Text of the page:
NUnit loads the unit tests in a seperate AppDomain, and I assume the entry point is not being called (probably not needed), hence the entry assembly is null.
Managed code is what C#.Net, VB.Net, F#.Net etc compilers create. It runs on the CLR, which among other things offers services like garbage collection, and reference checking, and much more. So think of it as, my code is managed by the CLR.
On the other hand, unmanaged code compiles straight to machine code. It doesn't manage by CLR.
Managed code runs inside the environment of CLR i.e. .NET runtime.In short all IL are managed code.But if you are using some third party software example VB6 or VC++ component they are unmanaged code as .NET runtime (CLR) does not have control over the source code execution of the language.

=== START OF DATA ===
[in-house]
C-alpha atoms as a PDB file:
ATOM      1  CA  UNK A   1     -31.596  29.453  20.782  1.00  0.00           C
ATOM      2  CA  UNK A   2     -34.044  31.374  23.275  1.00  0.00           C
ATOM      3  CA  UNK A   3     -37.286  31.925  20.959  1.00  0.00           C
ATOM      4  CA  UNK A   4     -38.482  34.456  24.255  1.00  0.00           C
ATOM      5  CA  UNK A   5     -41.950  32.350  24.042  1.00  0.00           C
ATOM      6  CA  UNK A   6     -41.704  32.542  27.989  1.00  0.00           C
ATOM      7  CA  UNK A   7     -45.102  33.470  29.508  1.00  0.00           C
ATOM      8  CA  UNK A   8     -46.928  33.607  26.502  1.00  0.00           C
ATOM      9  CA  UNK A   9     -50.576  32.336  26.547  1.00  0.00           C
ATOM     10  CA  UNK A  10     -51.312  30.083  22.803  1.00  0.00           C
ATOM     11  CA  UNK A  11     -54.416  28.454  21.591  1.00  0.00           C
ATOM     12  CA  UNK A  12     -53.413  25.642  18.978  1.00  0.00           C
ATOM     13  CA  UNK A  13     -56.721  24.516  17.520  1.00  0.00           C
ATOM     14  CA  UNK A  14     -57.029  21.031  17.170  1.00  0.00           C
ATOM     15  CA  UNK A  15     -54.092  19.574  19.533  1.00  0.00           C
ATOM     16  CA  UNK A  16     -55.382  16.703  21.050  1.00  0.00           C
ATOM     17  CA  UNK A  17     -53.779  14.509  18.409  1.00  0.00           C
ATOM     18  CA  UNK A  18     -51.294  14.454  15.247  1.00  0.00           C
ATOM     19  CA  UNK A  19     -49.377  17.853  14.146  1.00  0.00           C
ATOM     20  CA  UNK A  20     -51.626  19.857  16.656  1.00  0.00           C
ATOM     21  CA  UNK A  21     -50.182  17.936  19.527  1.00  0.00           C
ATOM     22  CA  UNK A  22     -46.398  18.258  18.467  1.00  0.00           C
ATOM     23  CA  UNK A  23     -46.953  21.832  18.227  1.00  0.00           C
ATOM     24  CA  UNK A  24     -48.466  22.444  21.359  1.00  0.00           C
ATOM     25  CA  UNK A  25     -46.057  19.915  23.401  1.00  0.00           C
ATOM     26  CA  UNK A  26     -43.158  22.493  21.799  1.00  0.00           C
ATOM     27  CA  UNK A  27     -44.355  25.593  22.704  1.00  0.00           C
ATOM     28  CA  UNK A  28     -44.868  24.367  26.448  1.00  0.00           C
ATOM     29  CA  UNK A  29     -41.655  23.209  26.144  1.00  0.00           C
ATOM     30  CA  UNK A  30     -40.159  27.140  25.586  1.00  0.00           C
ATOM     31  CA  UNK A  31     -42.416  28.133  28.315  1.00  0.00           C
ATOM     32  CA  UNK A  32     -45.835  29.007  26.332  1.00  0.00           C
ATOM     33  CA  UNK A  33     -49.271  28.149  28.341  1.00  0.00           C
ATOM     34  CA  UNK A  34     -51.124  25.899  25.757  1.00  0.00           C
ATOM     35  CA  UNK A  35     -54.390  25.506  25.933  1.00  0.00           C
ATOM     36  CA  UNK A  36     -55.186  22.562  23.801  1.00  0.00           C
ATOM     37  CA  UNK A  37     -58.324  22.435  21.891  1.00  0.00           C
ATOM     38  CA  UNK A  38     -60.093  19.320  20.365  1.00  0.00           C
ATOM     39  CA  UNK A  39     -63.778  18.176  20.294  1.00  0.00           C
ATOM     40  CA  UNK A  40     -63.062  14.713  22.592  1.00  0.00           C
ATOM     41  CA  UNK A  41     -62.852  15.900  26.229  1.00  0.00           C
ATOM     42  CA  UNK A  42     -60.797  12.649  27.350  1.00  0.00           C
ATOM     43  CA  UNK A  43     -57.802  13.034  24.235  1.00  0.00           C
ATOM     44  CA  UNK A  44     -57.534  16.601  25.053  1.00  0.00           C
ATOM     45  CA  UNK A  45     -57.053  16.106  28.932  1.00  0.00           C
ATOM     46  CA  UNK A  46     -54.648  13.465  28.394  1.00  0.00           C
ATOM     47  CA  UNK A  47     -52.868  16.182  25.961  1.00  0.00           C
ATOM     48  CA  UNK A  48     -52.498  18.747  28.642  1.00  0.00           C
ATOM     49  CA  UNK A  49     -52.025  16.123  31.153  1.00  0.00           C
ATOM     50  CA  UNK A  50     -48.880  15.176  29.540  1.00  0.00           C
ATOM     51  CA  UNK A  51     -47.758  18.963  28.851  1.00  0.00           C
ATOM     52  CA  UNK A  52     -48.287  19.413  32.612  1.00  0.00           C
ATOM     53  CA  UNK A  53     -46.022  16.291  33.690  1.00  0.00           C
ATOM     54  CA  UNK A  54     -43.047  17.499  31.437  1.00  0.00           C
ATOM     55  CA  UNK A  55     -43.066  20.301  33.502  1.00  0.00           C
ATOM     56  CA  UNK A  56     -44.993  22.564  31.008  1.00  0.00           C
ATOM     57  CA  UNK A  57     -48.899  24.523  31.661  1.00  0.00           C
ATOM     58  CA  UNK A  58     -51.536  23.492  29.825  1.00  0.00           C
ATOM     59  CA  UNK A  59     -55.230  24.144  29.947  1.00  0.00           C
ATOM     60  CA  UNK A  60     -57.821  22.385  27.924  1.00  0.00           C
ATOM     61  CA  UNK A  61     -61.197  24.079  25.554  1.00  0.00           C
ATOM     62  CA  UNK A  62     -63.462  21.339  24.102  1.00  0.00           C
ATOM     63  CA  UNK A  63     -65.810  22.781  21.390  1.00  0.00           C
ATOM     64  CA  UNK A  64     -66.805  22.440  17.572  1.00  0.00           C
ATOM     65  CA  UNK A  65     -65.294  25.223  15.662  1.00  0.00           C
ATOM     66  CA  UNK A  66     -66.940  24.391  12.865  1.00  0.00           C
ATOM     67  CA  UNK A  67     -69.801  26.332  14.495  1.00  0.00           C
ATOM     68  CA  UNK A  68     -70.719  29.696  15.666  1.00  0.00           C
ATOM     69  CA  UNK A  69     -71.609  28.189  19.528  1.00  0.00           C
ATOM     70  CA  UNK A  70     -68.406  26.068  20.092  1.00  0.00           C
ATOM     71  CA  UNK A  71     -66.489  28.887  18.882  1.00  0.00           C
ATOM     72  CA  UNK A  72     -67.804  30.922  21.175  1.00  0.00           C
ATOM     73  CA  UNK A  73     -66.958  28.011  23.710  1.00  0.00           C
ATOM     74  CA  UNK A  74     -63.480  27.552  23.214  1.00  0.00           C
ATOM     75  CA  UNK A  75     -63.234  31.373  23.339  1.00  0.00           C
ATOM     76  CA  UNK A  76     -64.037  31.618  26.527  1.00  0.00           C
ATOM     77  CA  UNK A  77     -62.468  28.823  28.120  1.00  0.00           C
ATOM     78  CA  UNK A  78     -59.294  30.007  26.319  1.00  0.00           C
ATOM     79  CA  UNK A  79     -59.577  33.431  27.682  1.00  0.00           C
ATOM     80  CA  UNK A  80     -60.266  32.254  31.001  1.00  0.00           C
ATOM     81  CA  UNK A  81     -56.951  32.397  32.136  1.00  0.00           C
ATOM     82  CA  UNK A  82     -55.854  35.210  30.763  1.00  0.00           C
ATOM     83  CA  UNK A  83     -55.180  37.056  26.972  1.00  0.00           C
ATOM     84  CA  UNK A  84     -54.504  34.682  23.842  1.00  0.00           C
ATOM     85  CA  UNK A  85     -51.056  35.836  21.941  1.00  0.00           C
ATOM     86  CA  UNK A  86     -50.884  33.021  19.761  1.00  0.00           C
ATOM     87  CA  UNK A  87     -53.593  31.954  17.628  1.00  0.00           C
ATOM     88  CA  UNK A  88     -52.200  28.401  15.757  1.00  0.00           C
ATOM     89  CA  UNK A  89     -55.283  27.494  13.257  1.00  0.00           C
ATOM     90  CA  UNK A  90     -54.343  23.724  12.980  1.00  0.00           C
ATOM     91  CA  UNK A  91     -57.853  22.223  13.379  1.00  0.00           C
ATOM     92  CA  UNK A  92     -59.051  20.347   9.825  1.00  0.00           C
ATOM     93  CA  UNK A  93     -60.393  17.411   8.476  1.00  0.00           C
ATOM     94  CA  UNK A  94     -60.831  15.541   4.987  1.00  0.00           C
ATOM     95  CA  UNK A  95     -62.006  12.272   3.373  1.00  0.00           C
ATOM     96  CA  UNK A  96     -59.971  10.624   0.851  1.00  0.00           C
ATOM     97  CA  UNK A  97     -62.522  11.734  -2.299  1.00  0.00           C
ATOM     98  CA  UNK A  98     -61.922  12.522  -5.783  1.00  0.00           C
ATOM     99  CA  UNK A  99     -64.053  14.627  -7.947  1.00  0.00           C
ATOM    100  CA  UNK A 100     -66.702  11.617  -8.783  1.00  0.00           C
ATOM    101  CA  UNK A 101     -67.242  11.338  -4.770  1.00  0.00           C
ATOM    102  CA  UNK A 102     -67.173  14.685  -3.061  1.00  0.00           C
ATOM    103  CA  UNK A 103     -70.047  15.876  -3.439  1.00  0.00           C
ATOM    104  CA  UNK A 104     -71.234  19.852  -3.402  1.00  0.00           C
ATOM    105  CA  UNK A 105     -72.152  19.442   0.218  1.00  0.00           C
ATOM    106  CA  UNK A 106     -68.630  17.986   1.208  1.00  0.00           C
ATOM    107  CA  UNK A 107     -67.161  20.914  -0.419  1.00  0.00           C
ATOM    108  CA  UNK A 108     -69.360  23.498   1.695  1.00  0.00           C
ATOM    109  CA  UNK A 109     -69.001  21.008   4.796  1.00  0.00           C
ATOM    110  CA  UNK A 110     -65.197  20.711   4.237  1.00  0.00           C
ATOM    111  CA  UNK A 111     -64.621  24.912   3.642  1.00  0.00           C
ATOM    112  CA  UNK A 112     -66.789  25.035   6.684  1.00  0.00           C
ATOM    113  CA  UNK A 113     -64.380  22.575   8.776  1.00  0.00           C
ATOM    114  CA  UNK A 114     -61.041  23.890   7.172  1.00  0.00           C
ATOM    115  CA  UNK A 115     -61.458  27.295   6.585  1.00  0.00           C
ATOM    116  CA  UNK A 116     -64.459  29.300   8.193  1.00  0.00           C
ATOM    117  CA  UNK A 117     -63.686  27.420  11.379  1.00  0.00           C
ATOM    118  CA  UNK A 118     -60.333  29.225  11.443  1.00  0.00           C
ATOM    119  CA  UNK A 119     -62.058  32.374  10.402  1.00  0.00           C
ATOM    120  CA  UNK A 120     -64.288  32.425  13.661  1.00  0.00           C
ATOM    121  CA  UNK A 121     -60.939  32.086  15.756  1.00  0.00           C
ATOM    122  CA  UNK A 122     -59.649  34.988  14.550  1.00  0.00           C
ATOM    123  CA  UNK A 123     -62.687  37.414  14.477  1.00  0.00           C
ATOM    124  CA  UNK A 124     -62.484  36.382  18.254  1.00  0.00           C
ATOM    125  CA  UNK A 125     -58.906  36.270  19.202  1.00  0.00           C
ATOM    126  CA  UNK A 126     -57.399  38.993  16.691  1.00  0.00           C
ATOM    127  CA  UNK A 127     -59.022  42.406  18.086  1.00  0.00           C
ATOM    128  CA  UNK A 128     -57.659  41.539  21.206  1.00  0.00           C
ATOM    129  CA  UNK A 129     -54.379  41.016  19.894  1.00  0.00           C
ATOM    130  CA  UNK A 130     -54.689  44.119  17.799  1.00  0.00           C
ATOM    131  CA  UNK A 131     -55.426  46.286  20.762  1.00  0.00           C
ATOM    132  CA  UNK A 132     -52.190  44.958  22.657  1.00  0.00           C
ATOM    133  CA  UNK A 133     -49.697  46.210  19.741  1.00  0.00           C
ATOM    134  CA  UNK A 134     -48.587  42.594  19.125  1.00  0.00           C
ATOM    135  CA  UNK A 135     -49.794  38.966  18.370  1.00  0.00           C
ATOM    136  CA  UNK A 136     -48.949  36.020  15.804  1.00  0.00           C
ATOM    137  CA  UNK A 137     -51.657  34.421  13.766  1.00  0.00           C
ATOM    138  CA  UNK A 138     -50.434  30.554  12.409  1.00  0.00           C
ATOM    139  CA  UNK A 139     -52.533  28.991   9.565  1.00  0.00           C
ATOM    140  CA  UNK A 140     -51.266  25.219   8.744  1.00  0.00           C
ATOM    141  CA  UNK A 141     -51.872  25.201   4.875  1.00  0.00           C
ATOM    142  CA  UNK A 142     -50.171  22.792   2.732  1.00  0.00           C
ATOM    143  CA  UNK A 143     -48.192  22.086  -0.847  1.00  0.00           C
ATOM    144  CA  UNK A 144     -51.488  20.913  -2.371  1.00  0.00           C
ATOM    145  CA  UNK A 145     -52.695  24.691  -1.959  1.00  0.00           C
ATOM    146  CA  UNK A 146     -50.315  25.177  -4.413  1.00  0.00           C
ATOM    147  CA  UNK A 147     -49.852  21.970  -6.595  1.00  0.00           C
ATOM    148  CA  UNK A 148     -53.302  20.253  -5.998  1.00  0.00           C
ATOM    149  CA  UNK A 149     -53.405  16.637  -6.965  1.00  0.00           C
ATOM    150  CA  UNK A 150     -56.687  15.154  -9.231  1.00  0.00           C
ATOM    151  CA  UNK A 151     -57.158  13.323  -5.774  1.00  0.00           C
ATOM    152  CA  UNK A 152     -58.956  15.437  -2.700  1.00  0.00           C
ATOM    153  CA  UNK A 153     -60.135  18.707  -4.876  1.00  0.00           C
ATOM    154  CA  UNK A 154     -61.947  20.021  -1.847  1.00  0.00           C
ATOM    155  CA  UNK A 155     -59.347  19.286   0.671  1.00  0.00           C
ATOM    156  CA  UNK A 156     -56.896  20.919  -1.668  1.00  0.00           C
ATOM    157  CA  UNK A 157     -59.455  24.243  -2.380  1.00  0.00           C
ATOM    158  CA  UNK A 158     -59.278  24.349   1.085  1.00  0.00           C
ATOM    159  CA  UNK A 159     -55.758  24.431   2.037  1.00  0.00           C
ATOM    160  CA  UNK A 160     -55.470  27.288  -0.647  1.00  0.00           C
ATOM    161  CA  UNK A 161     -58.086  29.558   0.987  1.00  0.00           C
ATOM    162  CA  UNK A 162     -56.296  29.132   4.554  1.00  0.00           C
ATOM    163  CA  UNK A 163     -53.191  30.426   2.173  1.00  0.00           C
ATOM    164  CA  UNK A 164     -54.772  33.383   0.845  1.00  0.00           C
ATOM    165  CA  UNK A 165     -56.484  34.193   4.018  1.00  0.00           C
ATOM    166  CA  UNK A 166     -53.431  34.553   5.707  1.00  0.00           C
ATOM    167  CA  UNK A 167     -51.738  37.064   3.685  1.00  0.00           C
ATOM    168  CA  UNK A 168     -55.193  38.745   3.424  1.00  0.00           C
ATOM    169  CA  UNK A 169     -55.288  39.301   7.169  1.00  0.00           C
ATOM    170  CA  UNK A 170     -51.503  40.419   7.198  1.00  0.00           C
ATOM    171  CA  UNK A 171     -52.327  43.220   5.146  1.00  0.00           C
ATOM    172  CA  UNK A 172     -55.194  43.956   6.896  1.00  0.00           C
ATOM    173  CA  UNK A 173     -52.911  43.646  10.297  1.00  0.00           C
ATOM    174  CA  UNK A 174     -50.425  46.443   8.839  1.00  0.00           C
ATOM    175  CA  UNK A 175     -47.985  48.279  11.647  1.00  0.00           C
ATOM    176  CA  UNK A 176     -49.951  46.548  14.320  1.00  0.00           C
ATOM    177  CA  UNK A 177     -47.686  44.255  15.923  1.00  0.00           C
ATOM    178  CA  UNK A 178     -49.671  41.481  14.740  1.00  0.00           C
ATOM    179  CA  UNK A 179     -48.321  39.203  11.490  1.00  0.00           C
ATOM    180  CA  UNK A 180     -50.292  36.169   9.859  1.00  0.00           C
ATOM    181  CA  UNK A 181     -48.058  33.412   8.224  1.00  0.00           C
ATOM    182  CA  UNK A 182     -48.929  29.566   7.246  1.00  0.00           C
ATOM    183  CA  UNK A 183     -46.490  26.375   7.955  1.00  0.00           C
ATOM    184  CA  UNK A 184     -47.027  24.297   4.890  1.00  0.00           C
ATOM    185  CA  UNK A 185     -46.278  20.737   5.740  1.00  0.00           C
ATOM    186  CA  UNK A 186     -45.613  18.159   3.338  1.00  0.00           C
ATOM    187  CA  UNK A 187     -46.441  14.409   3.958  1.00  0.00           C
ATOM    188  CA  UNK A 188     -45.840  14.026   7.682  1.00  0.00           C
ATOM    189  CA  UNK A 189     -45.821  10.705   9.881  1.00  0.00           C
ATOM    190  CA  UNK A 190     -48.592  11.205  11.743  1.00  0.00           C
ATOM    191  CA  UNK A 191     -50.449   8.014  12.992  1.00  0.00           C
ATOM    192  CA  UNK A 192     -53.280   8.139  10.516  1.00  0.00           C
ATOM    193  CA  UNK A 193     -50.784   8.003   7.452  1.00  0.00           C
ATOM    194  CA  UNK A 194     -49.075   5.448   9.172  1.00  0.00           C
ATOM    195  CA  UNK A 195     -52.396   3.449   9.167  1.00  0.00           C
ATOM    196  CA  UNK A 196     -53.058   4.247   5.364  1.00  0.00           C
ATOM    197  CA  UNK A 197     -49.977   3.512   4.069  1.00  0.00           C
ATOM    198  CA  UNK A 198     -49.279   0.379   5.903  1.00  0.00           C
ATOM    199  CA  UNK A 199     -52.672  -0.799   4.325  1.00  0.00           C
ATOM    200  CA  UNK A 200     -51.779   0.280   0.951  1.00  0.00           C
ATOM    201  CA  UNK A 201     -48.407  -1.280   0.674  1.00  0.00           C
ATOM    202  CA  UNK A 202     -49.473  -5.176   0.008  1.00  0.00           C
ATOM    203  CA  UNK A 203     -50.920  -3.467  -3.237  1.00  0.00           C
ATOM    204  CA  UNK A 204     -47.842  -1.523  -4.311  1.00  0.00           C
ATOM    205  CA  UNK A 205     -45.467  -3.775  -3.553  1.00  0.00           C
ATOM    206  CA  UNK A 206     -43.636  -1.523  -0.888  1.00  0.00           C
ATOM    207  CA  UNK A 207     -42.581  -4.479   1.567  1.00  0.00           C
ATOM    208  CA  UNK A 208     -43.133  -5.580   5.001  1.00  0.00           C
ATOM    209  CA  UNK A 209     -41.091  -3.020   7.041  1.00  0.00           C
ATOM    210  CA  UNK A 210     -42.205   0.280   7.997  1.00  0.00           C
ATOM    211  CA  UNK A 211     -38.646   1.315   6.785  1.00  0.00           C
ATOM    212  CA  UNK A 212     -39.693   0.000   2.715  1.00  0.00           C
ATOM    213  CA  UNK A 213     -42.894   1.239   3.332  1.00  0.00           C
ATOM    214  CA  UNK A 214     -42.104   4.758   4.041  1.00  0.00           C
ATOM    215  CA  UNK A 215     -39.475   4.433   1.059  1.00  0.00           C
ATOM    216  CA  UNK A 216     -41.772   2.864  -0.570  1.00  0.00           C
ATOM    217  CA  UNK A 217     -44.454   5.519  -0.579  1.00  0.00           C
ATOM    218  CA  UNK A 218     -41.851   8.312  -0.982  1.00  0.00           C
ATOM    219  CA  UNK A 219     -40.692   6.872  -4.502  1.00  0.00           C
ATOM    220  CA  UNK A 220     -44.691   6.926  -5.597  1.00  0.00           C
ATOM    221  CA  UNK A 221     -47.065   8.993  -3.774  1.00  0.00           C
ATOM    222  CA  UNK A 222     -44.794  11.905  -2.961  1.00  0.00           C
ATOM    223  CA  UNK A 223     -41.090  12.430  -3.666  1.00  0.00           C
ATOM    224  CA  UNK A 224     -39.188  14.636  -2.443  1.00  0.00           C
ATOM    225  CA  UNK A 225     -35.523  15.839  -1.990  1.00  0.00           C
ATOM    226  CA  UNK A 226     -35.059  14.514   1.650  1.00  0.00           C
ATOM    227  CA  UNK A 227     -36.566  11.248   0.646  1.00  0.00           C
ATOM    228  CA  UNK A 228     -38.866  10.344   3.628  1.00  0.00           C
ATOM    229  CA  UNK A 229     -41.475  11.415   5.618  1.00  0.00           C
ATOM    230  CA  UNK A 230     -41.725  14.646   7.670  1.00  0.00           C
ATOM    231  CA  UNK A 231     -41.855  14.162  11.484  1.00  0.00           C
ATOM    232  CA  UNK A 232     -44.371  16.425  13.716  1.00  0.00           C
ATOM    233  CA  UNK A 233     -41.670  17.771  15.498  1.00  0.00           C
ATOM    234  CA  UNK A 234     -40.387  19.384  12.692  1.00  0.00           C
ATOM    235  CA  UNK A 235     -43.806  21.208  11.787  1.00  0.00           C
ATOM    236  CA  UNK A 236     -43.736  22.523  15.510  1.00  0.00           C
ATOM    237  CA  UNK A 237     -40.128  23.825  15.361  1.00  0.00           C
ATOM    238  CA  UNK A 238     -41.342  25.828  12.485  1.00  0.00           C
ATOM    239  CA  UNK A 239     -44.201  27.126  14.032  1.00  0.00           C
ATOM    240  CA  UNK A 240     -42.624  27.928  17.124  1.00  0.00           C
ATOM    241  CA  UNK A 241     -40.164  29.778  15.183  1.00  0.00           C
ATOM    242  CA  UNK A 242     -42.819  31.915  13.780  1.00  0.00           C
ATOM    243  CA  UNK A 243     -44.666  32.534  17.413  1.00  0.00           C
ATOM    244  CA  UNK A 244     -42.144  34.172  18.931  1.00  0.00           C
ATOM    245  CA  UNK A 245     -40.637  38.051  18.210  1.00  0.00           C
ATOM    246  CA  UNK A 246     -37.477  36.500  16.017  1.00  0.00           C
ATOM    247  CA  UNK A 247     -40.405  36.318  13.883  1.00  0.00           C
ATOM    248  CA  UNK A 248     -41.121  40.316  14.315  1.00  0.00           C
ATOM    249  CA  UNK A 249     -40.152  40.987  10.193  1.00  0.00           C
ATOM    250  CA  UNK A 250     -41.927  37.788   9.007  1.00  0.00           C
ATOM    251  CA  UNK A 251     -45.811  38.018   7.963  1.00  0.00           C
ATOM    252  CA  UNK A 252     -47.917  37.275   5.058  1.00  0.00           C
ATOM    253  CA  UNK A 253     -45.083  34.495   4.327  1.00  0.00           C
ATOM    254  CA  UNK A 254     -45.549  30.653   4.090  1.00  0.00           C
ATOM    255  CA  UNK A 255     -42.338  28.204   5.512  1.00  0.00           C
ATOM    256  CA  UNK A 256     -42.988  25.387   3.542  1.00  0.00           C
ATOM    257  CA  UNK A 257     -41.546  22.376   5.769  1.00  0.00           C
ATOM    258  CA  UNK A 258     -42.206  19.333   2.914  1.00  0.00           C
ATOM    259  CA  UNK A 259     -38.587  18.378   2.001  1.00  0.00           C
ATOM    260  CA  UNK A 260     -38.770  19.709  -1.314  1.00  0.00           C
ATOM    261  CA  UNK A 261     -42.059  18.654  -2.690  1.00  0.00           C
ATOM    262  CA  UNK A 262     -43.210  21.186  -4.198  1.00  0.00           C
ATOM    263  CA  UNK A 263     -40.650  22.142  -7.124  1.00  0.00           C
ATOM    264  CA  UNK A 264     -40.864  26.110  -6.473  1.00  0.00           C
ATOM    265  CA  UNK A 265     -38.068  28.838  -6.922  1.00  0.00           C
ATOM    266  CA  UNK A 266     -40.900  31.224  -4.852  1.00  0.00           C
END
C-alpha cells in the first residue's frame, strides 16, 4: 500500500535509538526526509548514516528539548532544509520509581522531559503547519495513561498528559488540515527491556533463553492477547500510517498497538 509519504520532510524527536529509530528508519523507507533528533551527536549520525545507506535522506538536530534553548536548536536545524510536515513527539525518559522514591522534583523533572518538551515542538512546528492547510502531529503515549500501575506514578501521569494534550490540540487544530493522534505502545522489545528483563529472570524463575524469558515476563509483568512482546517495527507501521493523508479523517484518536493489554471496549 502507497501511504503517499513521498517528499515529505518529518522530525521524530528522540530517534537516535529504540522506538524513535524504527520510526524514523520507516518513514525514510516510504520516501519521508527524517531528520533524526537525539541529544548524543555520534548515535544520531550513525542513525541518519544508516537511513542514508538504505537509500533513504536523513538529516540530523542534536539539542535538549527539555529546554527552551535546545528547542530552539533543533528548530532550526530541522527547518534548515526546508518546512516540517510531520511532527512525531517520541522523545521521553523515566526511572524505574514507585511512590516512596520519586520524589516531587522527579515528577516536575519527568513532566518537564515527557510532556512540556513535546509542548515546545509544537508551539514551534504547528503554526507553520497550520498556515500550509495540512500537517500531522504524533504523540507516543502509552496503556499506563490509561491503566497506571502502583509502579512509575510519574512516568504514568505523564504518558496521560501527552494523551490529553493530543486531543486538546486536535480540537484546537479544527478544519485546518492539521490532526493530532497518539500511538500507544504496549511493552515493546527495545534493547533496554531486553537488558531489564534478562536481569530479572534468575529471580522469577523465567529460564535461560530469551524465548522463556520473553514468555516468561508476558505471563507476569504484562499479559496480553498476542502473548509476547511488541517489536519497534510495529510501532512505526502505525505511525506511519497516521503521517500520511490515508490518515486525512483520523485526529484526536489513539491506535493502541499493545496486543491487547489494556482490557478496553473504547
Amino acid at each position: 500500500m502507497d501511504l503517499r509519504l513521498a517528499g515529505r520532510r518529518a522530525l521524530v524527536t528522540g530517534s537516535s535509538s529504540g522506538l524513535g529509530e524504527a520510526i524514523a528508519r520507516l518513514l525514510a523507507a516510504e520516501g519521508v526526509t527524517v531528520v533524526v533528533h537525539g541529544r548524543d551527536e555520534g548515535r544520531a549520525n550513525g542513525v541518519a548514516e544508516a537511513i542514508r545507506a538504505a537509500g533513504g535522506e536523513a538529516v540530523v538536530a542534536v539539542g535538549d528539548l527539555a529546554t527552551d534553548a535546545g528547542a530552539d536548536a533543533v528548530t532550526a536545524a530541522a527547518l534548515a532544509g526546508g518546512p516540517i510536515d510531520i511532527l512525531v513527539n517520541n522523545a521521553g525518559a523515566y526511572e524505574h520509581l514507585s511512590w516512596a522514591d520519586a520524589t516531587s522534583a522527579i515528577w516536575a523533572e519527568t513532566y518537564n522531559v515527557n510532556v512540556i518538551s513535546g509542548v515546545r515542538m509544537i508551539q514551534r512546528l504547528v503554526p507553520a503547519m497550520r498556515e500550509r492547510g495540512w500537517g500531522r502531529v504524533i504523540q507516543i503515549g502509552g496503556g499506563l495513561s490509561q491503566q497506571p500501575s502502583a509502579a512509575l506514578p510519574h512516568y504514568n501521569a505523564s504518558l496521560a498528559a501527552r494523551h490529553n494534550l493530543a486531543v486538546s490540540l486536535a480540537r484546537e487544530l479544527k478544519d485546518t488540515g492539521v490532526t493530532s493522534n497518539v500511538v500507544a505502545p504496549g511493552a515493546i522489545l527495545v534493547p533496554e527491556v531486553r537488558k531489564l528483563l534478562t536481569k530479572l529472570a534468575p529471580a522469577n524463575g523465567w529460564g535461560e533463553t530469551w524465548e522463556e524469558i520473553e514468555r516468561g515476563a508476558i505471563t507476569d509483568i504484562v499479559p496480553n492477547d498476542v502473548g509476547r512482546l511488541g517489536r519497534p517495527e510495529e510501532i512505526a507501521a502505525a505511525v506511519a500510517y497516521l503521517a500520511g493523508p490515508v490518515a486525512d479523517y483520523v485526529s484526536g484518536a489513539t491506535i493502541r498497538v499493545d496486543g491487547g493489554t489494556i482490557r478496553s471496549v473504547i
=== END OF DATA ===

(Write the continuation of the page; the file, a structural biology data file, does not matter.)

Managed Code :- Code which MSIL (intermediate language) form is developed after the language compiler compilation and directly executed by
CLR called managed code.
eg:- All 61 language code supported by .net framework
Unmanaged Code:- code that developed before
.net for which MSIL form is not available and it is executed by
CLR directly rather
CLR will redirect to operating system this is known as unmanaged code.
First of all understand this, before
Microsoft were providing the stand-alone products like
MFC (Visual C++), VB, FoxPro etc.
In 2002, Microsoft combined its products and made .NET framework. Now there is a difference between how code was executed before and how code is managed and executed in .NET framework. Microsoft introduced concept of
CLR with .NET framework which compiles the code coming from any supported lanugague of .NET framework and provide additional functionalities like
memory mangement, garbage collection etc. But, such CLR features weren't available directly before.
So if you are creating library/code in .NET framework (compiled with CLR) then that is called